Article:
Russian oil production shows first sign of freeze deal

Jessica Morris
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Putin said Russian oil companies had agreed not to ramp up production (Source: Getty)

Russian oil production was flat in February, in the first sign of the country's participation in a historic production freeze deal among some of the world's biggest producers.

Energy Ministry data showed oil output held at the same rate in January of 10.88m barrels per day. In tonnes, it hit 43.064m compared to 46.006m in January, which was two days longer.

Yesterday, Russian president Vladimir Putin said the country's oil companies had agreed not to ramp up production. The energy ministry data also showed crude output by Rosneft was unchanged last month, while output at Lukoil edged down by 0.5 percent on a monthly basis.

Russia entered into a preliminary production cut deal with Saudi Arabia, Qatar and Venezuela in Doha last month to prop up oil prices which have fallen around 70 per cent since June 2014. Speculation over whether this will lead to a co-ordinated cut have sent oil prices zigzagging recently.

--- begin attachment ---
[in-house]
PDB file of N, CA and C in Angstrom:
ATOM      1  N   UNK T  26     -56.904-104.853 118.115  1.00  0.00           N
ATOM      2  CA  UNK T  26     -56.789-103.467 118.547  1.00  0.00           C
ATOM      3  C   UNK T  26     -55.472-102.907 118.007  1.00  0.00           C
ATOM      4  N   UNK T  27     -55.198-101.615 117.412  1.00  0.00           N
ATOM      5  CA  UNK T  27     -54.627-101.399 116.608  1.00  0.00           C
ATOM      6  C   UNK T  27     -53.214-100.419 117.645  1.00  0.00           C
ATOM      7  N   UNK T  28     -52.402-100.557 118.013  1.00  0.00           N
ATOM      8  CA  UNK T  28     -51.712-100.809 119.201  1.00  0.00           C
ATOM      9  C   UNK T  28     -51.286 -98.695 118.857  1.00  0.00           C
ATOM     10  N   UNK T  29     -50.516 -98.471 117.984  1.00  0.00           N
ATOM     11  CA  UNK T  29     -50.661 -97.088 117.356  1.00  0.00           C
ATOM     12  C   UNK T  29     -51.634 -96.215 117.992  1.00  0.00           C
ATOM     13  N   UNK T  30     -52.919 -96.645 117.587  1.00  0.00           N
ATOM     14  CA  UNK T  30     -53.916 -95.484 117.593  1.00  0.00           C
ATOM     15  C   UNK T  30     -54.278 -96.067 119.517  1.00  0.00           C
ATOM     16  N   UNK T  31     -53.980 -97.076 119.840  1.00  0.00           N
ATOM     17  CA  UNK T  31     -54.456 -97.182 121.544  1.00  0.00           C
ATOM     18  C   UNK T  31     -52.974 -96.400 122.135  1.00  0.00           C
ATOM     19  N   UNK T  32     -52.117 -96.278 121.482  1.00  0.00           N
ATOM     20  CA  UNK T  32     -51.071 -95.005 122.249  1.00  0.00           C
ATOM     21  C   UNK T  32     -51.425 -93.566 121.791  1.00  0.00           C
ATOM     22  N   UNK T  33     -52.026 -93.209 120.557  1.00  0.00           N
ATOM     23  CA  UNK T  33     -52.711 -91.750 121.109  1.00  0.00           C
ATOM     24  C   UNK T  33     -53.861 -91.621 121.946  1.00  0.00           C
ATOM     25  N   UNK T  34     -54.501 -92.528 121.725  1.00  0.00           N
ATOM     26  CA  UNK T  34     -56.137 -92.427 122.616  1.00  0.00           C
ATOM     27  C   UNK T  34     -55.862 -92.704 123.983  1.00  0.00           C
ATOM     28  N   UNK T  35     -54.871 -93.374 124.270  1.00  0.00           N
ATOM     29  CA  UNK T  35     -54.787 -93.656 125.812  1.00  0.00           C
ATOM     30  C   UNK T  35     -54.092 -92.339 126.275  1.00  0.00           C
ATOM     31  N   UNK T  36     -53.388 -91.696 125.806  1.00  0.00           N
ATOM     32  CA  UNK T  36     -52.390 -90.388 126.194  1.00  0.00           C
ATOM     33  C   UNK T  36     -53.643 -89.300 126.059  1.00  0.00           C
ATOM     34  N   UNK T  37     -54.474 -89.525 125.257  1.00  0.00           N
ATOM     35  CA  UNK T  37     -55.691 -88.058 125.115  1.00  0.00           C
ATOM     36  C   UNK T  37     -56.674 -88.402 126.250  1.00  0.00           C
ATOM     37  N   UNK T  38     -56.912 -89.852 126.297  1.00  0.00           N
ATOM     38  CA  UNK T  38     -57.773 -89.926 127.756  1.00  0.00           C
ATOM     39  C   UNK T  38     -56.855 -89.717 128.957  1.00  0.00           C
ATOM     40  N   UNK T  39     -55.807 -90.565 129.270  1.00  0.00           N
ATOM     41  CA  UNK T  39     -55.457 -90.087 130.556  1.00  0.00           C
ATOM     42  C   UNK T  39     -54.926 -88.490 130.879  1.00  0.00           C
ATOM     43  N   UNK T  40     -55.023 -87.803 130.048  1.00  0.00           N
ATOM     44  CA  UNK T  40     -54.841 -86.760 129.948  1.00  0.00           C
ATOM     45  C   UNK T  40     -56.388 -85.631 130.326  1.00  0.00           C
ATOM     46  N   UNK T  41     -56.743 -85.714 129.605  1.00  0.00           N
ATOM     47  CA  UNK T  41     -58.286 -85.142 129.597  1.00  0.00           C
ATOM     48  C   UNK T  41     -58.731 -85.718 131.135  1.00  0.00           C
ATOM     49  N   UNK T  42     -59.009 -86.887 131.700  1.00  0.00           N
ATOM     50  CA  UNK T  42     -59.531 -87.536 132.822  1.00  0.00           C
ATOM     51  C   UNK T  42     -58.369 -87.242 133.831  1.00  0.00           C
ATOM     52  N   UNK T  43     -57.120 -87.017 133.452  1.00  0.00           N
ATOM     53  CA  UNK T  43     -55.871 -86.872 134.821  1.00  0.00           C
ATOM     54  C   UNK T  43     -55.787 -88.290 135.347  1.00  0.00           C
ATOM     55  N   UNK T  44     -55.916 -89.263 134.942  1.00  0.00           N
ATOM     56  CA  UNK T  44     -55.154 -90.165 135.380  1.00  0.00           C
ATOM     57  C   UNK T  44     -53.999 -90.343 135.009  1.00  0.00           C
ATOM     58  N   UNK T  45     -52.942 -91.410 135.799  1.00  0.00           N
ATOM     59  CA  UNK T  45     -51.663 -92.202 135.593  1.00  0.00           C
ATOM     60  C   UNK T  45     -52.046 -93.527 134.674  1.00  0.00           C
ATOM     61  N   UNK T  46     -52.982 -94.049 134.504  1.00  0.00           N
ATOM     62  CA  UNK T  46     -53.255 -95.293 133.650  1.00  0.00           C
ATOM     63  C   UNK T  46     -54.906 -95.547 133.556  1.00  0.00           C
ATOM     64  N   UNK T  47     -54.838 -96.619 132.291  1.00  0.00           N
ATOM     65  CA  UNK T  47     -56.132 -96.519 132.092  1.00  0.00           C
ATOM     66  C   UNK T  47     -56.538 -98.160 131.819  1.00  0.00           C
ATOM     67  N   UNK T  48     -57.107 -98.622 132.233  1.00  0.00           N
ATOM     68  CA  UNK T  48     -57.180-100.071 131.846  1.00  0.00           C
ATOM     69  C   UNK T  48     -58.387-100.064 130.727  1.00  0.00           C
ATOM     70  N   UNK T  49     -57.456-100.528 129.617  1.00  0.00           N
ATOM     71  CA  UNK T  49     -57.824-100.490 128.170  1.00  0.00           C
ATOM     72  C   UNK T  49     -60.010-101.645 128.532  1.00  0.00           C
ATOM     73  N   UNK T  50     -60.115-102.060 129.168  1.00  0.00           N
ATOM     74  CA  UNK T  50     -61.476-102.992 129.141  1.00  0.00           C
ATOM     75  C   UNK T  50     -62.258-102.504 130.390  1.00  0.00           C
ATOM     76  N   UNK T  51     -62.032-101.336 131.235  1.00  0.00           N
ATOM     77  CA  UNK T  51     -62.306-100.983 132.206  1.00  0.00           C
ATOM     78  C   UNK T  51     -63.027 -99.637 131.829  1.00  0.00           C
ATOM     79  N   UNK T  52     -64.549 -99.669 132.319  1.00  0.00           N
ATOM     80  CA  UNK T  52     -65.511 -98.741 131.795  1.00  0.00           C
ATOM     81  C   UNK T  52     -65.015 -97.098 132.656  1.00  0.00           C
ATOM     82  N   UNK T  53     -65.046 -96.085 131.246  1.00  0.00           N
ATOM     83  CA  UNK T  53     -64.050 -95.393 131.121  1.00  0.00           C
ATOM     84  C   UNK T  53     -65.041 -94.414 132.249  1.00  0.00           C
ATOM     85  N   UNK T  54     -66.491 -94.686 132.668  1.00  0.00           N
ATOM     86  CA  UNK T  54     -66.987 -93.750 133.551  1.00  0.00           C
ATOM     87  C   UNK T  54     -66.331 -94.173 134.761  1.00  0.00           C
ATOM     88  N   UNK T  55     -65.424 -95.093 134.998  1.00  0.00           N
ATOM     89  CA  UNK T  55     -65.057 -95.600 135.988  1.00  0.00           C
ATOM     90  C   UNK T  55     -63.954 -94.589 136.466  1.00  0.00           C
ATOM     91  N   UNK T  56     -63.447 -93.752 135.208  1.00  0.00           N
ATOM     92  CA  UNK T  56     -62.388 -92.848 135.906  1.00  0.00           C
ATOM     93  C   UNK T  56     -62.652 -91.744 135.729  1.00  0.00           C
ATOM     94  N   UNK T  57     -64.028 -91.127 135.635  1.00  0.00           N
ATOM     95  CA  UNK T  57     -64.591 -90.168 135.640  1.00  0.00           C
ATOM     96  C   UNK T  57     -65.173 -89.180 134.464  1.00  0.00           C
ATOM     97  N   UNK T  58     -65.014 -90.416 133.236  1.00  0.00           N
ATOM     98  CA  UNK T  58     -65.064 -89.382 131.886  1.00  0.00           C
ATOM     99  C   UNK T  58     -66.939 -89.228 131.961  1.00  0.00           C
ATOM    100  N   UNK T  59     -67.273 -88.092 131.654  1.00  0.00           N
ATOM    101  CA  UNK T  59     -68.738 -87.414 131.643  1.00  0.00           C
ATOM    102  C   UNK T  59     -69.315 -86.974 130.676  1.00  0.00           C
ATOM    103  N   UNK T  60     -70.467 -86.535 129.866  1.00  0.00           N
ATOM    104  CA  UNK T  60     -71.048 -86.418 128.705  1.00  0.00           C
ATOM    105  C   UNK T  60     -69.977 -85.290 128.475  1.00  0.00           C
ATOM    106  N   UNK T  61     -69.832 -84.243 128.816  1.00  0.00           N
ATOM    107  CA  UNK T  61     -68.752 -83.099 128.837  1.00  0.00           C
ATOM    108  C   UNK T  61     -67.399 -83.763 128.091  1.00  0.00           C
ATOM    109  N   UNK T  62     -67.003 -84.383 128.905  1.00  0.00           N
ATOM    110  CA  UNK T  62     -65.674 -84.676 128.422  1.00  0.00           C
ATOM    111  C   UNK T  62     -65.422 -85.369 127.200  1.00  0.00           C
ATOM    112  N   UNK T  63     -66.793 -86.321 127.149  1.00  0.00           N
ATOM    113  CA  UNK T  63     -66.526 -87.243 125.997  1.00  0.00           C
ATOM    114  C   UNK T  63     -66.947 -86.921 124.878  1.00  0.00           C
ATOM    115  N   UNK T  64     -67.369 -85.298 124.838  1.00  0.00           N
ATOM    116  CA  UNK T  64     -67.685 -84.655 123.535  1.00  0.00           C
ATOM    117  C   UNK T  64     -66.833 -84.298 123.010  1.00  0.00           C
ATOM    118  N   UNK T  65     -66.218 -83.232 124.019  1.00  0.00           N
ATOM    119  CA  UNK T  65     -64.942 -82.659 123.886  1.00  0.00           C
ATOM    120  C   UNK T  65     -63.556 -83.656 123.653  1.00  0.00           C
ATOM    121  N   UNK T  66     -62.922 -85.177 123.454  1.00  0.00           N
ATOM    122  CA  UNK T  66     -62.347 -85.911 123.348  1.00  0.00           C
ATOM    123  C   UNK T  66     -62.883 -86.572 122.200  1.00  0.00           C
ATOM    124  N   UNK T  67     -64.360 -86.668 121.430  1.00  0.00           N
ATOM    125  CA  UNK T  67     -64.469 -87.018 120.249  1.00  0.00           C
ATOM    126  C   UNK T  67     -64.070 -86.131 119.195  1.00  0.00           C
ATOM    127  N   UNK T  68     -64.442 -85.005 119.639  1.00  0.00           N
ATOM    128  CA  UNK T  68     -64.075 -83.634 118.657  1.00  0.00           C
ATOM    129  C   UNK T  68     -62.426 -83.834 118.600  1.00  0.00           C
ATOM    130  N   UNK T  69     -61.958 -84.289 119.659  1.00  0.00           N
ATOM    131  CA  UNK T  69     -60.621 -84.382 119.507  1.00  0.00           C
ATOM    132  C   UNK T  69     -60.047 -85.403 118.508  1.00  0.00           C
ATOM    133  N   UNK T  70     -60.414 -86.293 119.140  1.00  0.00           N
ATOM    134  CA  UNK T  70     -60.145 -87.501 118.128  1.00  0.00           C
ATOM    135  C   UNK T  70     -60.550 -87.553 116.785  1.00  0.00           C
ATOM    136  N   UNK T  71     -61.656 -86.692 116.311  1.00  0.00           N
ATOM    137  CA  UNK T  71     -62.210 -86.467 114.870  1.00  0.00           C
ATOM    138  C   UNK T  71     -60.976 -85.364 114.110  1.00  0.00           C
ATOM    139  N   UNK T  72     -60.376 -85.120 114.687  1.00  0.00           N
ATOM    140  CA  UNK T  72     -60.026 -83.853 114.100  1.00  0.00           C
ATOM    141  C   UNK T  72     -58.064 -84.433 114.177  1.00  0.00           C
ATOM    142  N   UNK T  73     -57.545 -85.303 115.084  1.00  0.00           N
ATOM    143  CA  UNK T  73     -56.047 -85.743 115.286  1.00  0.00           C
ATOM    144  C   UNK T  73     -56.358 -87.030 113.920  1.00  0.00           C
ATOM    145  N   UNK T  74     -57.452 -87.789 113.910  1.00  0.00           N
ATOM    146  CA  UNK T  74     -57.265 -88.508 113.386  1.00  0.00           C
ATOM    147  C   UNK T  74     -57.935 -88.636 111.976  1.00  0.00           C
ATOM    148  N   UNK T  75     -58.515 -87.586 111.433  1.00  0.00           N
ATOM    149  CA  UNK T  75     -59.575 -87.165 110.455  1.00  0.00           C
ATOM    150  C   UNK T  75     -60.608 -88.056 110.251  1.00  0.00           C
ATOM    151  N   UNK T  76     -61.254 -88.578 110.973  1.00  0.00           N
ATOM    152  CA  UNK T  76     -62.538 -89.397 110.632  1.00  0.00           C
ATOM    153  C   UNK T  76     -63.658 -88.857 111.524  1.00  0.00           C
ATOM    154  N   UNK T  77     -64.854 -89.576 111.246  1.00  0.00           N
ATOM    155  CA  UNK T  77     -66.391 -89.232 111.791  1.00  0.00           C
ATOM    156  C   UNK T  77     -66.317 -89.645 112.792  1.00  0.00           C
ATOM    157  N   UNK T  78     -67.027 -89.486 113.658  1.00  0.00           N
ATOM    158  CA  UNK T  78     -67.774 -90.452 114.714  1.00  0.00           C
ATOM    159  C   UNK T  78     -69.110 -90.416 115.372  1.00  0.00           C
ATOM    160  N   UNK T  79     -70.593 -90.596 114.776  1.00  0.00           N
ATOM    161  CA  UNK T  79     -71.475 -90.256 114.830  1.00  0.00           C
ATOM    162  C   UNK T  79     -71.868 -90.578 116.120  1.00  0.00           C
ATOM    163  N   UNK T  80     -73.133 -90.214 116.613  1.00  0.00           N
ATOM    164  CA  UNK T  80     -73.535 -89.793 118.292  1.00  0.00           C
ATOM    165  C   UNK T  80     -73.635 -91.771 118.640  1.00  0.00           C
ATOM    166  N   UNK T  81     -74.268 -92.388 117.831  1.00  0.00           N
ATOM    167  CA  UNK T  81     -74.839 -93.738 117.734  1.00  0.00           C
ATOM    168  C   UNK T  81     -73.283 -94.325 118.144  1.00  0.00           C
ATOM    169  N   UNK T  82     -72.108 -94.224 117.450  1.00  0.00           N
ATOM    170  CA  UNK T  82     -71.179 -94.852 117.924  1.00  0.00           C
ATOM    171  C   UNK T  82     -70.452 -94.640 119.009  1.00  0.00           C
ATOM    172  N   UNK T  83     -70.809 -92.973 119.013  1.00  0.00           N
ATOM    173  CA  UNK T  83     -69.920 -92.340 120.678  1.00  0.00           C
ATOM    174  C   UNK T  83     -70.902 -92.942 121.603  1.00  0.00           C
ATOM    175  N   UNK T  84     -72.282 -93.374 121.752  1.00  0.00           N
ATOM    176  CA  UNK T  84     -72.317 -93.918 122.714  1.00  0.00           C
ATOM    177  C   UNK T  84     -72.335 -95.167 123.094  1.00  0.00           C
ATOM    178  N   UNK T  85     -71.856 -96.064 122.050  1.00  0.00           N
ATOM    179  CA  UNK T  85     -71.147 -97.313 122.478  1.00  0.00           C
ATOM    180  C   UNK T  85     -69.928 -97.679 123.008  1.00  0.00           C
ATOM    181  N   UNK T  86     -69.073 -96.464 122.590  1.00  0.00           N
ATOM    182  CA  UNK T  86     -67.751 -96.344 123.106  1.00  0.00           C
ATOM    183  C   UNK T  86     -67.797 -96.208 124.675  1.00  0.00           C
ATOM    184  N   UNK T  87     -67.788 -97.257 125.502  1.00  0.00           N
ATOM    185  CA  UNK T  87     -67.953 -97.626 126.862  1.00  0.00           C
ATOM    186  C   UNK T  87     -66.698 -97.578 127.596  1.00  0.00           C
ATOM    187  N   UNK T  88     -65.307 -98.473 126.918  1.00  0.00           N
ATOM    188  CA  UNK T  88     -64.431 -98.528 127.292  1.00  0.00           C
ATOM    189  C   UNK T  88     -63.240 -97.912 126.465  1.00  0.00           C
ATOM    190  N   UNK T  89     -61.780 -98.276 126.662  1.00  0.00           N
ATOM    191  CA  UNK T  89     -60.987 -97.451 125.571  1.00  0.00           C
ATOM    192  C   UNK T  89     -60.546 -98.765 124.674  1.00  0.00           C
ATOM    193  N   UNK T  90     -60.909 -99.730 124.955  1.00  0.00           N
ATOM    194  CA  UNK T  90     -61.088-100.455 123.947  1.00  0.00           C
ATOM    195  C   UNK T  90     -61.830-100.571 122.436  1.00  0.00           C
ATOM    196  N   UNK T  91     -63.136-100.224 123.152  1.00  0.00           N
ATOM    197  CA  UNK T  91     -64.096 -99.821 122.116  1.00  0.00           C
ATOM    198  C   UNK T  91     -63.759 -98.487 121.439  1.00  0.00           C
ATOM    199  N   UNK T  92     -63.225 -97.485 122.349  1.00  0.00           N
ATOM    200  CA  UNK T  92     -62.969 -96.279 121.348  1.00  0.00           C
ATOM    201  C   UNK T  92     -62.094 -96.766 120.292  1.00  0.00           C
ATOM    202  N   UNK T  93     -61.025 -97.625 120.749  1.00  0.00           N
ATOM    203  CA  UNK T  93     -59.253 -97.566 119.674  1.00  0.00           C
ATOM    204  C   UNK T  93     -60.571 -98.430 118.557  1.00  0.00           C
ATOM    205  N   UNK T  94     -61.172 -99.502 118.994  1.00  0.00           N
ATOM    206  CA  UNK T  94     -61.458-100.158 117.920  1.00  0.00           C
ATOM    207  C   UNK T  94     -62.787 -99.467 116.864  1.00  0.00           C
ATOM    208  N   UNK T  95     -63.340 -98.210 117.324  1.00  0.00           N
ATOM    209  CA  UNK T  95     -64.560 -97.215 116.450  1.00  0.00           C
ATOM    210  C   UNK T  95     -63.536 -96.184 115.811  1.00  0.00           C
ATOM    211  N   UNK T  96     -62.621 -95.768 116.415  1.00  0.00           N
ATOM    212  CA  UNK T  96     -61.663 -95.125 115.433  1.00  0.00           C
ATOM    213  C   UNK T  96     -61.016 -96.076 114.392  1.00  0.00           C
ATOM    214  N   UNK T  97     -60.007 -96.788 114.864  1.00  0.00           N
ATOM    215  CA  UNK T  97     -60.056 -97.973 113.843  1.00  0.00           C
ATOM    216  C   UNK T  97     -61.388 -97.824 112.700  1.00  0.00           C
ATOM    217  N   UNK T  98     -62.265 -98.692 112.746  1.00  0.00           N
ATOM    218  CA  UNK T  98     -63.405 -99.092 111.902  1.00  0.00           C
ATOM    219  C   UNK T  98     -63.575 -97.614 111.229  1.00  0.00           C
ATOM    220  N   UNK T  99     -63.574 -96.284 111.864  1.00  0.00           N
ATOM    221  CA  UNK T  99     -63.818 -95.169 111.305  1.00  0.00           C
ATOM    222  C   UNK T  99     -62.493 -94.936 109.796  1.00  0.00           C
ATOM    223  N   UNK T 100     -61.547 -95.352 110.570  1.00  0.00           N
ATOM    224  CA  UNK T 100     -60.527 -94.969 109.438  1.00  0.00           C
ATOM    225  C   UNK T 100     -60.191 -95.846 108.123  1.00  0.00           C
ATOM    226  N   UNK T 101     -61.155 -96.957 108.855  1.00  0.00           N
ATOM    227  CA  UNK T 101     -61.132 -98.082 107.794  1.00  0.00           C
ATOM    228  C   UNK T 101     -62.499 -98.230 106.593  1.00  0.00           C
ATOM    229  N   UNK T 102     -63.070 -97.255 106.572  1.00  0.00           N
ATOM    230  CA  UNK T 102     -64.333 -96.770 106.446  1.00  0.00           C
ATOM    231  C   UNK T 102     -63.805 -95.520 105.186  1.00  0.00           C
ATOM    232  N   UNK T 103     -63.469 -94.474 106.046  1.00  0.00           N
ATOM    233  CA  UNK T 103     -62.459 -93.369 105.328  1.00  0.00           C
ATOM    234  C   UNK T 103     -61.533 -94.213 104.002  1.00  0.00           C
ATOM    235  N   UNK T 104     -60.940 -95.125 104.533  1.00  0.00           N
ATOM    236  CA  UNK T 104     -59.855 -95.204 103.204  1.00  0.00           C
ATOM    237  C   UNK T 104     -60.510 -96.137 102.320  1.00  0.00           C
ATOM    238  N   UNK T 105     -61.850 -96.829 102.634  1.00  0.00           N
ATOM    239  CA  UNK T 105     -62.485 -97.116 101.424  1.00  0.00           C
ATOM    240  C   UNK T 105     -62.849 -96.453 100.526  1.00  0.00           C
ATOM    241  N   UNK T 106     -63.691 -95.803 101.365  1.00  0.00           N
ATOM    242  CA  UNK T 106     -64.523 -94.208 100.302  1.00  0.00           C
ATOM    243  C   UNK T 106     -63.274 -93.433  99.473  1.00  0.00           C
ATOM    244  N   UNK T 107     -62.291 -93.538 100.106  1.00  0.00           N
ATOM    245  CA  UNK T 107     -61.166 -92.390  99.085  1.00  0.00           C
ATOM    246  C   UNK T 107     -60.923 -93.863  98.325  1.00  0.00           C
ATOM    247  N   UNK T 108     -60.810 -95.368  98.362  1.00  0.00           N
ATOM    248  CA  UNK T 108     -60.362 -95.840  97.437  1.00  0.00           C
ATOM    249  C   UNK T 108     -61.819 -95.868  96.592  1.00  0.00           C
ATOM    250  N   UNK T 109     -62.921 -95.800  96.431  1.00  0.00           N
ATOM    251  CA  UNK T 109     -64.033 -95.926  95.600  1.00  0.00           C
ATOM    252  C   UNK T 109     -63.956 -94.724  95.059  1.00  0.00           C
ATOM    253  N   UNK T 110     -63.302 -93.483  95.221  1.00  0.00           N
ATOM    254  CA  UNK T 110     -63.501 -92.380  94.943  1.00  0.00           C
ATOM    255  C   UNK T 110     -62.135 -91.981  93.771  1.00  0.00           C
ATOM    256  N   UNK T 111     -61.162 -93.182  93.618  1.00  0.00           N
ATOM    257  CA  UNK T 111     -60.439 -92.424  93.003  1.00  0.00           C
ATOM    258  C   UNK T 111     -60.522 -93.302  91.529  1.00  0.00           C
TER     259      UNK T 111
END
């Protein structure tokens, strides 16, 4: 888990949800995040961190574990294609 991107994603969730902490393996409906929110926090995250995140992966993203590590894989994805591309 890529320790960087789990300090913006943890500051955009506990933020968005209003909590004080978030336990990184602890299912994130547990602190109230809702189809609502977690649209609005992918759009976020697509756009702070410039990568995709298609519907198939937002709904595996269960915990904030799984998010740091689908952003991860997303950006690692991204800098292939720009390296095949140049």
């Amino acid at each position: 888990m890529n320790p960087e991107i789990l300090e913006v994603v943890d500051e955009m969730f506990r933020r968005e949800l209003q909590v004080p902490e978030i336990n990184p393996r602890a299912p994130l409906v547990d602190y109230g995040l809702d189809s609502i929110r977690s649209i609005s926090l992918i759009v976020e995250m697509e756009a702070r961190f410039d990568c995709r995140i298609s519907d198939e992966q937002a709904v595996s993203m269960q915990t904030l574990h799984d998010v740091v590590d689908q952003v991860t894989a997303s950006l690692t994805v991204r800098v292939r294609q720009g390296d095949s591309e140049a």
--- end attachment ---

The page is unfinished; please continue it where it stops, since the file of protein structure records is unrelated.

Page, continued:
Nevertheless, analysts have voiced scepticism over the countries' ability to alleviate the global supply glut. Iran has vowed to continue pumping more oil, while US shale production is expected to tail off more gradually than previously expected.

Brent crude, the global benchmark, is currently down 0.4 per cent at $36.66 per barrel. Meanwhile, West Texas Intermediate crude, the US benchmark, shed 1.4 per cent to $33.92.

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